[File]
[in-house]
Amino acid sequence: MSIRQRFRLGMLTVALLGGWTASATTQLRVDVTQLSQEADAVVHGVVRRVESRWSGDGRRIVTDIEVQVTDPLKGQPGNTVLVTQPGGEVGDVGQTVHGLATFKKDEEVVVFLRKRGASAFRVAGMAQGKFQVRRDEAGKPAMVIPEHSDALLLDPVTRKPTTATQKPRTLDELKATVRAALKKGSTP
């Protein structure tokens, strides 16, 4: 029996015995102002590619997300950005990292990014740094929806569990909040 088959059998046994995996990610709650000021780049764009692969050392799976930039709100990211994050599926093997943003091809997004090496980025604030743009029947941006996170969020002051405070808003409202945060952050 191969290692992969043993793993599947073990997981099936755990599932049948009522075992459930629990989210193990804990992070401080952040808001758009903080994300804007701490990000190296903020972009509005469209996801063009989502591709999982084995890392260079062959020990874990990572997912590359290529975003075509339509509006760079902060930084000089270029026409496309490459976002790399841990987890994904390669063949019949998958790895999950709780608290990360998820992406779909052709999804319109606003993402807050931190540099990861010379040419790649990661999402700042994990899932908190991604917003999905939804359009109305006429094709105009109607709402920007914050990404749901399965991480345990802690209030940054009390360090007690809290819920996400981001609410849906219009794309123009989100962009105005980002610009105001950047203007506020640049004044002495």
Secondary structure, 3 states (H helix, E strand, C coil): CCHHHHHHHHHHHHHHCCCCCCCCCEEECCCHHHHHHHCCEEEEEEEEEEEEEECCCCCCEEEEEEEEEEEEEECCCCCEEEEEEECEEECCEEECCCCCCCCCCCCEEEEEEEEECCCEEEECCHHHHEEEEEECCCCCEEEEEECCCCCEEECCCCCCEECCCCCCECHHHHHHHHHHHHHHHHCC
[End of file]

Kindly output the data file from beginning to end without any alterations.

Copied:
[in-house]
Amino acid sequence: MSIRQRFRLGMLTVALLGGWTASATTQLRVDVTQLSQEADAVVHGVVRRVESRWSGDGRRIVTDIEVQVTDPLKGQPGNTVLVTQPGGEVGDVGQTVHGLATFKKDEEVVVFLRKRGASAFRVAGMAQGKFQVRRDEAGKPAMVIPEHSDALLLDPVTRKPTTATQKPRTLDELKATVRAALKKGSTP
């Protein structure tokens, strides 16, 4: 029996015995102002590619997300950005990292990014740094929806569990909040 088959059998046994995996990610709650000021780049764009692969050392799976930039709100990211994050599926093997943003091809997004090496980025604030743009029947941006996170969020002051405070808003409202945060952050 191969290692992969043993793993599947073990997981099936755990599932049948009522075992459930629990989210193990804990992070401080952040808001758009903080994300804007701490990000190296903020972009509005469209996801063009989502591709999982084995890392260079062959020990874990990572997912590359290529975003075509339509509006760079902060930084000089270029026409496309490459976002790399841990987890994904390669063949019949998958790895999950709780608290990360998820992406779909052709999804319109606003993402807050931190540099990861010379040419790649990661999402700042994990899932908190991604917003999905939804359009109305006429094709105009109607709402920007914050990404749901399965991480345990802690209030940054009390360090007690809290819920996400981001609410849906219009794309123009989100962009105005980002610009105001950047203007506020640049004044002495």
Secondary structure, 3 states (H helix, E strand, C coil): CCHHHHHHHHHHHHHHCCCCCCCCCEEECCCHHHHHHHCCEEEEEEEEEEEEEECCCCCCEEEEEEEEEEEEEECCCCCEEEEEEECEEECCEEECCCCCCCCCCCCEEEEEEEEECCCEEEECCHHHHEEEEEECCCCCEEEEEECCCCCEEECCCCCCEECCCCCCECHHHHHHHHHHHHHHHHCC